Payment & Delivery Models

Medicare Basics series: MIPS data problems

. 5 MIN READ

Value-based care relies on data. To be successful, physicians in Medicare’s Merit-based Incentive Payment System (MIPS) need access to a wide range of information on a timely basis to understand gaps in care and identify opportunities to improve health outcomes, reduce variations in care delivery or eliminate avoidable services—all steps that can lower costs for patients and the Medicare program.

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While Congress recognized the critical importance of data sharing with physicians in the Medicare Access and CHIP Reauthorization Act of 2015 (MACRA) statute that created MIPS by requiring timely performance feedback, the Centers for Medicare & Medicaid Services (CMS) has dragged its feet in meeting its statutory obligation. The agency has never provided Medicare claims data to physicians, even though the requirement went into effect in 2018. The lack of timely and actionable feedback contributes to physicians’ frustration with the MIPS program, which they experience as another check-the-box exercise rather than an actionable effort to improve quality and reduce costs.

CMS provides physicians with an annual MIPS Feedback Report that includes information about their performance on MIPS metrics six to 18 months after they provided a service to a Medicare patient. For example, the first MIPS Feedback Report that physicians received for services they provided anytime in 2021 was August 2022. This includes performance information on up to 25 cost measures CMS calculates for each physician using Medicare claims data. Physicians do not know at the time they provide a service or at any point during the performance year how they are performing on any of these measures that collectively account for 30% of their total MIPS score. They do not know in advance which cost measures they will be measured on, which patients are attributed to them, and for what costs or services provided by other health professionals or facilities outside of their own practices they will be held accountable.

Without this information physicians have no way to monitor their performance, identify opportunities for efficiencies in care delivery and avoid unnecessary costs. This is not due to a lack of interest in the information. Physicians have repeatedly urged (PDF) CMS to share more frequent and actionable data.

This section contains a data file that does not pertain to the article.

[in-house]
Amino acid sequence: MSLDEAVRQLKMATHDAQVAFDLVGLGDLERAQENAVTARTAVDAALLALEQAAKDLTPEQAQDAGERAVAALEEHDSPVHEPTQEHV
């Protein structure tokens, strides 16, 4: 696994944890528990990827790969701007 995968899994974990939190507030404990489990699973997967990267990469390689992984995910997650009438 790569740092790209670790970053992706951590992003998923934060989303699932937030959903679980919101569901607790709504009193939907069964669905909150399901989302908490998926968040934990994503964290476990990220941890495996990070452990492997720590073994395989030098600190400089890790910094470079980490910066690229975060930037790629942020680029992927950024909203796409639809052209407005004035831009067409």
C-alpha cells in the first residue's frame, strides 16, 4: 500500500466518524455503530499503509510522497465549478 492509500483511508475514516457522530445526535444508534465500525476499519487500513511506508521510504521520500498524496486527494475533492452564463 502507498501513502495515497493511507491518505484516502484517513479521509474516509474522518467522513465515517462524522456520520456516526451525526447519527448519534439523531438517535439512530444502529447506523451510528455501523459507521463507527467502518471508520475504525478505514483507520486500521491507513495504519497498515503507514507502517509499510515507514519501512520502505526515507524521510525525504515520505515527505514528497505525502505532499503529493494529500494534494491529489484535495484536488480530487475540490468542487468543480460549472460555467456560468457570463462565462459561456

CMS releases an annual overview of data collected through its Medicare Quality Payment Program (QPP), including MIPS and alternative payment model data, and the number of physicians who will receive a MIPS bonus or penalty. Known as the QPP Experience Report, the data it provides are of limited use. For example, the same physician can be counted multiple times if they bill for services through multiple organizations. A physician can have a low MIPS score for one practice and a high MIPS score for another practice resulting in multiple, completely different publicly reported scores. Moreover, CMS does not break down performance by specialty, site of service, or reporting mechanism/type. The report also fails to show any longitudinal trends about whether quality or cost are improving or declining, nor does it provide a complete picture of what made a physician or group practice successful in MIPS. Physicians have repeatedly called (PDF) for these details to inform quality improvement efforts and future measure development.

In addition, CMS also releases public use data files that include more detailed information about MIPS. These reports, which are generally used for research purposes, have contributed to important findings, such as a recent study in JAMA that concluded MIPS scores are inconsistently related to performance. Further, physicians caring for more medically and socially vulnerable patients are more likely to receive low scores despite providing high-quality care, which could have serious unintended consequences by lowering payments for safety net physicians treating high-risk patient populations. The American Medical Association’s own analysis of several MIPS data files found that they are incomplete and inconsistent. As a result, it is difficult to drill down into the data to better understand how small practices and rural practices, for example, are performing in MIPS and why this might be the case. Ensuring that data are accurate is critically important to ongoing efforts to understand and improve this program.

  • Direct CMS to improve timely access to MIPS feedback reports and claims data as required by MACRA.
  • Exempt from MIPS penalties any physician who does not receive at least three quarterly MIPS feedback reports during the performance period.

The AMA's Medicare Basics series provides an in-depth look at important elements of the Medicare physician payment system. Find more topics about the payment system and why it's in need of reform.  

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